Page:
The stiff, studio-posed wedding photographs of my newly arrived relatives haunt me now. The people they depict have either long departed or, have placed me in the position of living in mortal terror as I consider the prospect of their demise. They are old, their lives have largely played out and as I gaze upon their faces in the black and white photographs, most of them taken in the Chionis Studio, some smiling and brimming with optimism, others hesitant and apprehensive, I wonder whether their life expectations were fulfilled.
As I flick through those photographs, I note how identical they are, from a succession of brides wearing the same hand-me-down wedding dress, because money was tight and the concept of it being “my day” had not yet penetrated the Greek-Australian zeitgeist, to the identical beehive hairdos of the bridesmaids, the mothers-in-law standing a few centimetres askance, clutching a newly purchased handbag self-consciously, all the images expressing the same values, the same aspirations. And in contrast to the wedding photos of our community today, every single person in the photograph is young, for these are the Prometheans, creating their own reality before the world began to age.
Democritus Worker’s League’s current exhibition “Greek Weddings Under the Southern Cross,” featuring a collection of thought-provoking photographs of Greek migrant weddings in Melbourne from the fifties and sixties emphasises the role the camera serves as a tool for capturing evidence. Beyond any manipulation or interpretation of a photograph, it suggests that there exists a deep, existential link between the tangible subject placed in front of the camera’s lens and the resulting photographic image. It posits that every photograph inherently shares a connection with its subject, emphasizing that the photographed subject indisputably existed in the past, albeit as a reality we can no longer physically touch, but which we can, albeit for now, remember.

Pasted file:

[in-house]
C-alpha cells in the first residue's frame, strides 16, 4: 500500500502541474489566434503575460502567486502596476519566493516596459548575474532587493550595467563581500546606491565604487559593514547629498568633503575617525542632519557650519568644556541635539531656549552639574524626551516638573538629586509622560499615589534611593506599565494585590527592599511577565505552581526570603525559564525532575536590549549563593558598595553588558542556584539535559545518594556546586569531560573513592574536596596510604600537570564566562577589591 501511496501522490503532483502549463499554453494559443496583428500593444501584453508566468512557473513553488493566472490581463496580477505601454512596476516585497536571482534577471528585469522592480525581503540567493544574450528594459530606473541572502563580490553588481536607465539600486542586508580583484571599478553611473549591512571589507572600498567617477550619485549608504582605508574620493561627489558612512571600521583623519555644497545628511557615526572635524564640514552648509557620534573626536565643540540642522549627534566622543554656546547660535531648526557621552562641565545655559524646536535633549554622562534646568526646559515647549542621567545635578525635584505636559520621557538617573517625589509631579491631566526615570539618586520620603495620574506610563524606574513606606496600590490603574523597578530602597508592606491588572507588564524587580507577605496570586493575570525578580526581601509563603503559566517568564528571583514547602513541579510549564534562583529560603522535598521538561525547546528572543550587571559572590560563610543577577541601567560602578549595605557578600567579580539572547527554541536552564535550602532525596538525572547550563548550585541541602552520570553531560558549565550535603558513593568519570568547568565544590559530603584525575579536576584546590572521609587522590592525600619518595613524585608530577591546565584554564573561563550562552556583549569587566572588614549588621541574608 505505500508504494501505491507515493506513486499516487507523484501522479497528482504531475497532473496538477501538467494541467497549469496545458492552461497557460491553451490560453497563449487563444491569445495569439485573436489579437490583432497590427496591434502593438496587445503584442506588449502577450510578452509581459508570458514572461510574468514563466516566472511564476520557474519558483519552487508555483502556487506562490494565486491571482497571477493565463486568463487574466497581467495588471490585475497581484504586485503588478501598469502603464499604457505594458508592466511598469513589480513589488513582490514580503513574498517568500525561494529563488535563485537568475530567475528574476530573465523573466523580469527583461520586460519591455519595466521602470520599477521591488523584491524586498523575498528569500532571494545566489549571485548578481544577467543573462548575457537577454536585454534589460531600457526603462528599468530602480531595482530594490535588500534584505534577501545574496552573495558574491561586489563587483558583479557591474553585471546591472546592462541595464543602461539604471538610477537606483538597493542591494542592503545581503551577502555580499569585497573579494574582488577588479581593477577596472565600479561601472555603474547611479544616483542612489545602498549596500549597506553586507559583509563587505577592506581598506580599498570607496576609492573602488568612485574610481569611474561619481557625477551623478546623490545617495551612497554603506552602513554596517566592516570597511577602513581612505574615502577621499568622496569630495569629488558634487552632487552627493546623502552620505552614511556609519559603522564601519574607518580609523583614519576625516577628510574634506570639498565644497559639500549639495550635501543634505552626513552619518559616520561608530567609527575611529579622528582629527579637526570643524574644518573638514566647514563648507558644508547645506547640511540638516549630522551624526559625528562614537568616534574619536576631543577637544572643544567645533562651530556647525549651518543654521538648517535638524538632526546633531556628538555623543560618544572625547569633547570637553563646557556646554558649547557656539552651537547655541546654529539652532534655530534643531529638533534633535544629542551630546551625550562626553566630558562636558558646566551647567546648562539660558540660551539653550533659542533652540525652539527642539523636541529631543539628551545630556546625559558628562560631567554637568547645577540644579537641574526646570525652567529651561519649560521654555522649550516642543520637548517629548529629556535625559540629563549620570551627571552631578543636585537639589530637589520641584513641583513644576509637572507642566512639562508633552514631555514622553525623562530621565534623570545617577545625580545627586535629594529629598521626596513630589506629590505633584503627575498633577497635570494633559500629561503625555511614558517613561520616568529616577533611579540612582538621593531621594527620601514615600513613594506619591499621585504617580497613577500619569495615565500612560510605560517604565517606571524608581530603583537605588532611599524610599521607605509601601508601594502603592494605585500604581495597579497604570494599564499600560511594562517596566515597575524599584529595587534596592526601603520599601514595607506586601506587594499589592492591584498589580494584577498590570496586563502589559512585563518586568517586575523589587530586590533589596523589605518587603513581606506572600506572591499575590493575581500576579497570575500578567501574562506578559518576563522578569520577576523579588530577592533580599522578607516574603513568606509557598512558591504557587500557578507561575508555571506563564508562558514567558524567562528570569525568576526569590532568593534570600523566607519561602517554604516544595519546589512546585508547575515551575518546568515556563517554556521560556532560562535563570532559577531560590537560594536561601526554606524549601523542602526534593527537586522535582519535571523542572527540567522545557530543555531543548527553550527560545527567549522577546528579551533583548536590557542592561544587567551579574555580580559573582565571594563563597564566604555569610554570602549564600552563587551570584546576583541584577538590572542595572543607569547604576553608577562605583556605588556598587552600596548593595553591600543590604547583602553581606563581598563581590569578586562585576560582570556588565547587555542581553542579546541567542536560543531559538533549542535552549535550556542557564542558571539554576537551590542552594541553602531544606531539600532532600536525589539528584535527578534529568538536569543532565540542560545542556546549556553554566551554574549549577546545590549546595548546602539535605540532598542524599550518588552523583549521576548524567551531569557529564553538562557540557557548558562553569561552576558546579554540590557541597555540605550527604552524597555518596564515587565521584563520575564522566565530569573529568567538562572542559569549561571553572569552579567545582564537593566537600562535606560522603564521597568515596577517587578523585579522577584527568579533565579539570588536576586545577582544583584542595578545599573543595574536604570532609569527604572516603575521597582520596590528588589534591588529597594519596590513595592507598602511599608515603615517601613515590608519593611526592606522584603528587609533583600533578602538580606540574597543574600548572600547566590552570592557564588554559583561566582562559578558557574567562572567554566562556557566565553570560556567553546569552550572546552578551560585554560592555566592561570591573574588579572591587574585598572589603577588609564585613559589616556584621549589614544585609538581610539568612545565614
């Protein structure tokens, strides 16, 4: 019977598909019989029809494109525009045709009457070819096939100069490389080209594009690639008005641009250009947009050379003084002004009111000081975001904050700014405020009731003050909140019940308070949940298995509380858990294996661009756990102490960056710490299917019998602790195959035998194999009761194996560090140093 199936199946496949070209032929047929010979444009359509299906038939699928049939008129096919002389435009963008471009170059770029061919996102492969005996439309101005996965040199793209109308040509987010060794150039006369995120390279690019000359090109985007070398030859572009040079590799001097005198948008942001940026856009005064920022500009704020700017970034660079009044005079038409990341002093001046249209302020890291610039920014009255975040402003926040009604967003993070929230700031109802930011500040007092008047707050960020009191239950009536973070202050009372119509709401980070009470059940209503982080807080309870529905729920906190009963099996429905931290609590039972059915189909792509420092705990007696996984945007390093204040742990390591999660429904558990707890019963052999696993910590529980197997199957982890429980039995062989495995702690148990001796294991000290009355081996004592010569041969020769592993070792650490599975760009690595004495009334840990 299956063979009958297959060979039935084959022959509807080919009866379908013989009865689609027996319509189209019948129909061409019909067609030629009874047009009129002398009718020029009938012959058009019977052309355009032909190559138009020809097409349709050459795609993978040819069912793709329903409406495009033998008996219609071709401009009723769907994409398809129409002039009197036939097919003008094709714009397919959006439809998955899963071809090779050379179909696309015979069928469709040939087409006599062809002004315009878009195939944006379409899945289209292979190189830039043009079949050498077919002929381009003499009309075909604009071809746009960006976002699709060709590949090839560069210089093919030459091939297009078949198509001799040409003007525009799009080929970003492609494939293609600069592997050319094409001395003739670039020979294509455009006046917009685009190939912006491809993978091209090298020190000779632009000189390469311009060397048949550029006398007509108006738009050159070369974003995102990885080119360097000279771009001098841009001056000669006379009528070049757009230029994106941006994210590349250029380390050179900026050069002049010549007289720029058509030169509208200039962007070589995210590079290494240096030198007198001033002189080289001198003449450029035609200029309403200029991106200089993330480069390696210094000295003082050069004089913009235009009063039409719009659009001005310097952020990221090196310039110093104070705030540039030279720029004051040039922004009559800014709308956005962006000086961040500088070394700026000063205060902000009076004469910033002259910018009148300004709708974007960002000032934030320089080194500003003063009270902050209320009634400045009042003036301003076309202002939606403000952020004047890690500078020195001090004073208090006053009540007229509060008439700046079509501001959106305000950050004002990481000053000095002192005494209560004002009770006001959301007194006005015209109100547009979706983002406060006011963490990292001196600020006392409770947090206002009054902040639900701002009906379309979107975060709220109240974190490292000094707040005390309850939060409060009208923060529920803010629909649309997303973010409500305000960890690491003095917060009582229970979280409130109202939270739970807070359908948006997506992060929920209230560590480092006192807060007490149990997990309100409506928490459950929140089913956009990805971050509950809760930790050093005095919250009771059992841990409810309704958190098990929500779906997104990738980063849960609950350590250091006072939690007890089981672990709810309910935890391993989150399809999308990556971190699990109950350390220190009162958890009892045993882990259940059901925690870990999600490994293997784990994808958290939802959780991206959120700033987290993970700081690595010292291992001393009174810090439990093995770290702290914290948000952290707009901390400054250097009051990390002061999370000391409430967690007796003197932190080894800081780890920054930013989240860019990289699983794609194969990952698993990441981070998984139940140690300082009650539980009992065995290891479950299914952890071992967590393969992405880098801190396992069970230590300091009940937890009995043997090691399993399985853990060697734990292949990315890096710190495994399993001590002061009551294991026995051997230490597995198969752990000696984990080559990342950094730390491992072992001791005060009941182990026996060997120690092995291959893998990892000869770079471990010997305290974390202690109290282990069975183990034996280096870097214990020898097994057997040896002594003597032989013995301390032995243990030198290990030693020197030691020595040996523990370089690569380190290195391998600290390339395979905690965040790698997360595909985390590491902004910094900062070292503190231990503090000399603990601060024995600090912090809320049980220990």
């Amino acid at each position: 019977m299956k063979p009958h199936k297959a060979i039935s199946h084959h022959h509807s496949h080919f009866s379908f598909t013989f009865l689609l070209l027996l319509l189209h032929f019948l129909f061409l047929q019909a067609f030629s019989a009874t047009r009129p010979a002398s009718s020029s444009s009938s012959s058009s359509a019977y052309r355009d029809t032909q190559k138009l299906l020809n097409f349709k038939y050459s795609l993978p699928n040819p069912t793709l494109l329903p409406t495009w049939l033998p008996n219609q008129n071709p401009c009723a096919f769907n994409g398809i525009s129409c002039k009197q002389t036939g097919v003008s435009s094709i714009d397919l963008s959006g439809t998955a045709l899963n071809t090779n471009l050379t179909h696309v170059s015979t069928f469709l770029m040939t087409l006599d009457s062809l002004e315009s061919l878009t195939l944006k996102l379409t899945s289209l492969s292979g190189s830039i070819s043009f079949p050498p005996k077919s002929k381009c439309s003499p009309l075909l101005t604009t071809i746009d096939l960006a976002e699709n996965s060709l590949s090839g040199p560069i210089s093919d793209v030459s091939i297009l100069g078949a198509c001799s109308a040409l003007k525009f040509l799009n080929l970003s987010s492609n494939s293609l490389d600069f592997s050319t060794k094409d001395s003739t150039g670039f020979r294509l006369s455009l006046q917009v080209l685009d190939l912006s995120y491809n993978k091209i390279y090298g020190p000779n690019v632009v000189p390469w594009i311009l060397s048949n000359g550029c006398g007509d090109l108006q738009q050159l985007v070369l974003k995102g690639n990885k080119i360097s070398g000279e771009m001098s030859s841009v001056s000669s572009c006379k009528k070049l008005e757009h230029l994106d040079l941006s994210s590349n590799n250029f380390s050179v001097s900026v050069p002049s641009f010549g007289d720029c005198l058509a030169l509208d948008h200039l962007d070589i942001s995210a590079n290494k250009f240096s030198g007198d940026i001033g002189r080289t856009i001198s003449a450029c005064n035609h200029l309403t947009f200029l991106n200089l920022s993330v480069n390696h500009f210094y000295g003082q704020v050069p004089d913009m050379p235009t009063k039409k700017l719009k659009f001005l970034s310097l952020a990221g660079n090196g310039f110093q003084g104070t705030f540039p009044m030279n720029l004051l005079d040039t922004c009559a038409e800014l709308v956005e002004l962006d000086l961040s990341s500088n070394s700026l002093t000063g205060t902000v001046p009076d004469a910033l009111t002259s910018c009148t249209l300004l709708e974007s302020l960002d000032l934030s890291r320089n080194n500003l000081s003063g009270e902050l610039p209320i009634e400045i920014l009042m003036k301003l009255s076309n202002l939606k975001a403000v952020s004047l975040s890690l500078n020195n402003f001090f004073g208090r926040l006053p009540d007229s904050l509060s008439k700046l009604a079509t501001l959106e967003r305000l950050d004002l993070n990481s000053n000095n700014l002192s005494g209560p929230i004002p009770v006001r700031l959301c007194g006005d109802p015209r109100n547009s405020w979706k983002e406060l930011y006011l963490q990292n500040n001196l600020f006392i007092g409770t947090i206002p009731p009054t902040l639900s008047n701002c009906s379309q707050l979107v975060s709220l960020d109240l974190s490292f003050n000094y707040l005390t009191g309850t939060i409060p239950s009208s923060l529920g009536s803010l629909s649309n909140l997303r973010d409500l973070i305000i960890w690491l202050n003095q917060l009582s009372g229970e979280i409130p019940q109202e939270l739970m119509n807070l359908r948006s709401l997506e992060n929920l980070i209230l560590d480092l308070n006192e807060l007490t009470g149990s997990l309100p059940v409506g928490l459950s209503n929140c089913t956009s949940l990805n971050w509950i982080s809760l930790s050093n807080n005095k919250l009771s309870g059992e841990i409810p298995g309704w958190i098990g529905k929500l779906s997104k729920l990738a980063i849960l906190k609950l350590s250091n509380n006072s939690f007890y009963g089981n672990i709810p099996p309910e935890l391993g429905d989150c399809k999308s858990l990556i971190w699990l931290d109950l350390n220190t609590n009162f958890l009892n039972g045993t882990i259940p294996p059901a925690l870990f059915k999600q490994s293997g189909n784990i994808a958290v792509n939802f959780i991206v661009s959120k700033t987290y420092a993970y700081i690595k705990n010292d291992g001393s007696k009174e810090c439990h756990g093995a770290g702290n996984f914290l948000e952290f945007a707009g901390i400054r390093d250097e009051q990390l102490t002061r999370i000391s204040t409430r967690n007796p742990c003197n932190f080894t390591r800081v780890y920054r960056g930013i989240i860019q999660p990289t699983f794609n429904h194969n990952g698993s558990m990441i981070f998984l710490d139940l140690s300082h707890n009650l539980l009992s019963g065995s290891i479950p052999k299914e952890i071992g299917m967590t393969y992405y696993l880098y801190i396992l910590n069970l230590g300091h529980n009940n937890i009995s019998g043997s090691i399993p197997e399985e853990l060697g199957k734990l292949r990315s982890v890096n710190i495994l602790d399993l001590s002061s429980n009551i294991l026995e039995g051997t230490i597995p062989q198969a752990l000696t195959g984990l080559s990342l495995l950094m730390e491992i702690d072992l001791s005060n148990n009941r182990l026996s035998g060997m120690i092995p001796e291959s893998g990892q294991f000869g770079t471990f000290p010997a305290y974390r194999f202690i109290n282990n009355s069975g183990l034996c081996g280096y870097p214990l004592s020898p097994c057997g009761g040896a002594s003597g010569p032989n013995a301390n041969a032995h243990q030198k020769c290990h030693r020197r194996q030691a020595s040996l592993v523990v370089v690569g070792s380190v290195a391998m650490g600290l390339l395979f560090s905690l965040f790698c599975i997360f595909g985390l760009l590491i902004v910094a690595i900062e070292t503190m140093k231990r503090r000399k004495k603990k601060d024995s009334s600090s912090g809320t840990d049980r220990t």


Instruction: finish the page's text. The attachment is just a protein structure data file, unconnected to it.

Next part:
Democritus’ passionate reaffirmation of retrospective photographic realism should be understood in the context of our community currently being enmeshed in the throes of significant demographic change: the first generation, the subject of the photos, is departing and with it, not only unique cultural memories and traditions but also a way of life transcending the rural and embracing the proletarian, possessed of a desire not only for the acquisition of material goods but also of a profound sense of mission for the betterment of society and achieving equality. The carefully curated photographs that comprise the exhibition attest to a sense of profound loss and a quest for an authentic representation, rather than a superficial, or stereotypical one. The exhibition thus does not seek to bring its subjects back but, rather, to affirm that they existed – to find solace in an unquestionable truth from the past. This is the assurance that a photograph can provide: the certainty of a past truth that remains beyond doubt, while permitting us to argue about its context.
In staging such a unique exhibition, Democritus invites us to recognize that every photograph undergoes specific and highly significant distortions that make its connection to any prior reality deeply problematic. This situation prompts questions about the role of the technical equipment and the social customs surrounding photography. The poses of the protagonists, the clothes they wear, the expressions they affect are a construction, an image created according to established formal conventions and technical procedures. These define allowable manipulations and distortions in a manner that permits skilled and validated interpreters to draw conclusions based on established conventions in specific contexts. It is thus within this institutional framework that otherwise debatable interpretations hold weight and can be upheld, or otherwise, be rejected.